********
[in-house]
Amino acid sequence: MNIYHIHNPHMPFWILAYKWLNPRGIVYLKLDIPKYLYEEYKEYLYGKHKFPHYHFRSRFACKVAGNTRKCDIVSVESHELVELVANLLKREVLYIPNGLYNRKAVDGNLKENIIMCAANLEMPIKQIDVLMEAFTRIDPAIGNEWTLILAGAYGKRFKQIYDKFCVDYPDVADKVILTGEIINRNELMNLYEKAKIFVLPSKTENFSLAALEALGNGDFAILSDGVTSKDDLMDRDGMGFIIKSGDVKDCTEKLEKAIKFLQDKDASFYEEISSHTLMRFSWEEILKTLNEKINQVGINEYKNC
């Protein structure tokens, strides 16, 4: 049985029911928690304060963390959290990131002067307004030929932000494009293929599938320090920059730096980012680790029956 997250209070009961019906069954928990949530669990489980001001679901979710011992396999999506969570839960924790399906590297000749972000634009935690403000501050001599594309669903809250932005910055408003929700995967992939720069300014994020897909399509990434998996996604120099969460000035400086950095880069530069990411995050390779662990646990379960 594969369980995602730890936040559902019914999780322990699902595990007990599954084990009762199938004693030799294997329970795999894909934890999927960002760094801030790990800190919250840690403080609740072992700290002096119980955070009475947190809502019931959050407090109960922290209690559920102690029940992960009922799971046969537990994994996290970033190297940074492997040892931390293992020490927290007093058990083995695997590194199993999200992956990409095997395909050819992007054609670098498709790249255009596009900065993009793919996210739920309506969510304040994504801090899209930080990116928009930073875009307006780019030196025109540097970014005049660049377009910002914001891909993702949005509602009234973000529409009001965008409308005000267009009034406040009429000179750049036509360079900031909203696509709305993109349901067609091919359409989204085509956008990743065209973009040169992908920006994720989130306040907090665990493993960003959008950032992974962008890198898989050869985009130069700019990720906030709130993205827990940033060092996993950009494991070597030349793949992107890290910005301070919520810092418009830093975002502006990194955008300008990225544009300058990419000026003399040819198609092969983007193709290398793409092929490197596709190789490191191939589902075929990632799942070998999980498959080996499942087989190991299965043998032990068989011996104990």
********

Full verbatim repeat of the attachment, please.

[in-house]
Amino acid sequence: MNIYHIHNPHMPFWILAYKWLNPRGIVYLKLDIPKYLYEEYKEYLYGKHKFPHYHFRSRFACKVAGNTRKCDIVSVESHELVELVANLLKREVLYIPNGLYNRKAVDGNLKENIIMCAANLEMPIKQIDVLMEAFTRIDPAIGNEWTLILAGAYGKRFKQIYDKFCVDYPDVADKVILTGEIINRNELMNLYEKAKIFVLPSKTENFSLAALEALGNGDFAILSDGVTSKDDLMDRDGMGFIIKSGDVKDCTEKLEKAIKFLQDKDASFYEEISSHTLMRFSWEEILKTLNEKINQVGINEYKNC
């Protein structure tokens, strides 16, 4: 049985029911928690304060963390959290990131002067307004030929932000494009293929599938320090920059730096980012680790029956 997250209070009961019906069954928990949530669990489980001001679901979710011992396999999506969570839960924790399906590297000749972000634009935690403000501050001599594309669903809250932005910055408003929700995967992939720069300014994020897909399509990434998996996604120099969460000035400086950095880069530069990411995050390779662990646990379960 594969369980995602730890936040559902019914999780322990699902595990007990599954084990009762199938004693030799294997329970795999894909934890999927960002760094801030790990800190919250840690403080609740072992700290002096119980955070009475947190809502019931959050407090109960922290209690559920102690029940992960009922799971046969537990994994996290970033190297940074492997040892931390293992020490927290007093058990083995695997590194199993999200992956990409095997395909050819992007054609670098498709790249255009596009900065993009793919996210739920309506969510304040994504801090899209930080990116928009930073875009307006780019030196025109540097970014005049660049377009910002914001891909993702949005509602009234973000529409009001965008409308005000267009009034406040009429000179750049036509360079900031909203696509709305993109349901067609091919359409989204085509956008990743065209973009040169992908920006994720989130306040907090665990493993960003959008950032992974962008890198898989050869985009130069700019990720906030709130993205827990940033060092996993950009494991070597030349793949992107890290910005301070919520810092418009830093975002502006990194955008300008990225544009300058990419000026003399040819198609092969983007193709290398793409092929490197596709190789490191191939589902075929990632799942070998999980498959080996499942087989190991299965043998032990068989011996104990």